The concept of commitment in explaining micro-level vitality and innovation of an sdl-network dyad

Forskningsoutput: Kapitel i bok/rapport/konferenshandlingKonferensbidragVetenskapligPeer review

Sammanfattning

Service dominant logic (Vargo & Lusch, 2004, 2008, 2011 among others) has been a clear line of service science research since its introduction in Journal of Marketing in 2004. A core of the service dominant logic (SDL) is the notion that, in exchange, the service value of the “commodity” defines the value of the exchange relationship to the “customer”. While this exchange can have a monetary value definition, in the actual exchange setting, the actual valuation is done by the individual entering this exchange relationship. While value can be co-created (Gronroos et. al.) as a process, in essence, it is the valuation done by each of the exchange partners separately. Thus, valuation of the “commodity” is a perceptual matter. Further, as value can be derived from very different features of the exchange, the criteria defining the valuation can be very different from what the original producer intended. Thus, for us, the core ingredient and motivation leading the partners to an exchange relationship, i.e. the service relationship, is what we try to understand. We approach the issue from an dyadic perspective in an institutional setting. Vargo (2014) builds an institutional theory framework around the core ideas of SDL. He argues that radical innovations only happen with institutional change. In practice this means that the social system values, roles, role definitions and structures need to change in order to provide a path into new ideas, solutions and innovation. He uses the concept of network vitality to describe the generic capability of the network to enter into in-depth exchange relationships derivative of radical exchanges. Our paper makes an inquiry into this concept of vitality through the concept of commitment (and trust). We argue that the nature of the exchanges is defined by the level of commitment existing in the exchange relationship. Thus, on a very basic level of the dyad, the depth and quality of the exchange is defined by the will and ability of the partners to challenge the “exiting” wisdom. While the level of commitment (and trust) can vary between network members, and is even likely to be asymmetric, the vitality of a network is defined, on a micro-level (of the institutional theory) through the level of commitment existing. Thus, we build a basis of micro-level vitality through the concept of commitment and broaden this towards explaining innovation potential of the engagement. This is a work-in-progress paper and was inspired as a response to Vargo’s Key Note presentation in RESER 2014 (Vargo 2014).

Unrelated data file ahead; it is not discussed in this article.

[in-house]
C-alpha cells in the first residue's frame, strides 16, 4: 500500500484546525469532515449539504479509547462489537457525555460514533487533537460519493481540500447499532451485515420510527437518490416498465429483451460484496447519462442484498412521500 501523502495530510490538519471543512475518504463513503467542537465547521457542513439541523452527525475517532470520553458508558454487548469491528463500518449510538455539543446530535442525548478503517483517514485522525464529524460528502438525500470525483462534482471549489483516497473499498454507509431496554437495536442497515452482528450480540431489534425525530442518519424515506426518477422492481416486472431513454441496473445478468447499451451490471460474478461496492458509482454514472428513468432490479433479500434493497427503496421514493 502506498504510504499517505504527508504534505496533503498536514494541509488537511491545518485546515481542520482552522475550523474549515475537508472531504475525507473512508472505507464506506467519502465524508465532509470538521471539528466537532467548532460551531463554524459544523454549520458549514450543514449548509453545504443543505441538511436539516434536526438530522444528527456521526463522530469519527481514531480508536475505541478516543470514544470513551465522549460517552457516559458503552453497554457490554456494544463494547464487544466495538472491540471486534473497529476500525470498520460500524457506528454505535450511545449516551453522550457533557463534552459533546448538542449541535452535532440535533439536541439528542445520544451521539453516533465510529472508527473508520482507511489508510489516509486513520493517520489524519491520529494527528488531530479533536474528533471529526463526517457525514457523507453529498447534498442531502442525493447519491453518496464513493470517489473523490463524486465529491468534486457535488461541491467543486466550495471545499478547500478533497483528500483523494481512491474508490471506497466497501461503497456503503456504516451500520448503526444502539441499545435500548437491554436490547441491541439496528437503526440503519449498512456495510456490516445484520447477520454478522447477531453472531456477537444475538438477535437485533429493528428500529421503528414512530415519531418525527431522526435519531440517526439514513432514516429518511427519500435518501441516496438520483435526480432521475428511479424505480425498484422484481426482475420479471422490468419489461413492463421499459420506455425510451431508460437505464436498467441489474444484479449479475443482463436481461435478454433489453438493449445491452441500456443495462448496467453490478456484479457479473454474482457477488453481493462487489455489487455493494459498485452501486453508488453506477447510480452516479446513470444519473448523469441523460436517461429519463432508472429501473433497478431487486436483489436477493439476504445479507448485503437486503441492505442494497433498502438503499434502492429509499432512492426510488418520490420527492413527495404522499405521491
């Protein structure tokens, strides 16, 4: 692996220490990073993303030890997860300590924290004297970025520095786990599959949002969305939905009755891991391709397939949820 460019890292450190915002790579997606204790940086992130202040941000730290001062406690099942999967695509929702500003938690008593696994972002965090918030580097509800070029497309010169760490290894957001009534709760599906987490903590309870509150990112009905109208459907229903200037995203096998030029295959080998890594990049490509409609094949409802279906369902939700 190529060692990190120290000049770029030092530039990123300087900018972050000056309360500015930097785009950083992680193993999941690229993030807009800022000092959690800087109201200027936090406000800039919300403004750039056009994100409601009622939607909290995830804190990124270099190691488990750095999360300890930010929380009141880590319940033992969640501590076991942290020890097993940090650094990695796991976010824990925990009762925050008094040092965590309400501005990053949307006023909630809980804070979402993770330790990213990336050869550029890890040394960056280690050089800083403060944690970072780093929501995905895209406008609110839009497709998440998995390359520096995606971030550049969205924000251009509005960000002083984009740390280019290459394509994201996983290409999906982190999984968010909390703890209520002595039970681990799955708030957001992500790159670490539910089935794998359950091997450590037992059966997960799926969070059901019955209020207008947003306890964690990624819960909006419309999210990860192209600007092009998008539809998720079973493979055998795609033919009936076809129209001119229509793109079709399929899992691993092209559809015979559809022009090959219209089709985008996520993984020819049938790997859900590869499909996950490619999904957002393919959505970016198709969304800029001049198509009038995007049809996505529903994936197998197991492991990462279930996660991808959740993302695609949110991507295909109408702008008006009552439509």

Originalspråkengelska
Titel på gästpublikationThe 25th Annual RESER Conference "Innovative Services in the 21st Century" : Proceedings
RedaktörerJon Sundbo, Lars Fuglsang, Flemming Sørensen, Nanna Balsby
Antal sidor12
UtgivningsortKööpenhamina
FörlagRoskilde University
Utgivningsdatum25 sep 2015
ISBN (elektroniskt)978-87-7349-921-4
StatusPublicerad - 25 sep 2015
MoE-publikationstypA4 Artikel i en konferenspublikation
EvenemangEuropean association for research on services conference - Roskilde, Danmark
Varaktighet: 10 sep 201512 sep 2015
Konferensnummer: 25

Vetenskapsgrenar

  • 511 Nationalekonomi

Citera det här

Berghäll, S. A. (2015). The concept of commitment in explaining micro-level vitality and innovation of an sdl-network dyad. I J. Sundbo, L. Fuglsang, F. Sørensen, & N. Balsby (Red.), The 25th Annual RESER Conference "Innovative Services in the 21st Century": Proceedings Kööpenhamina: Roskilde University.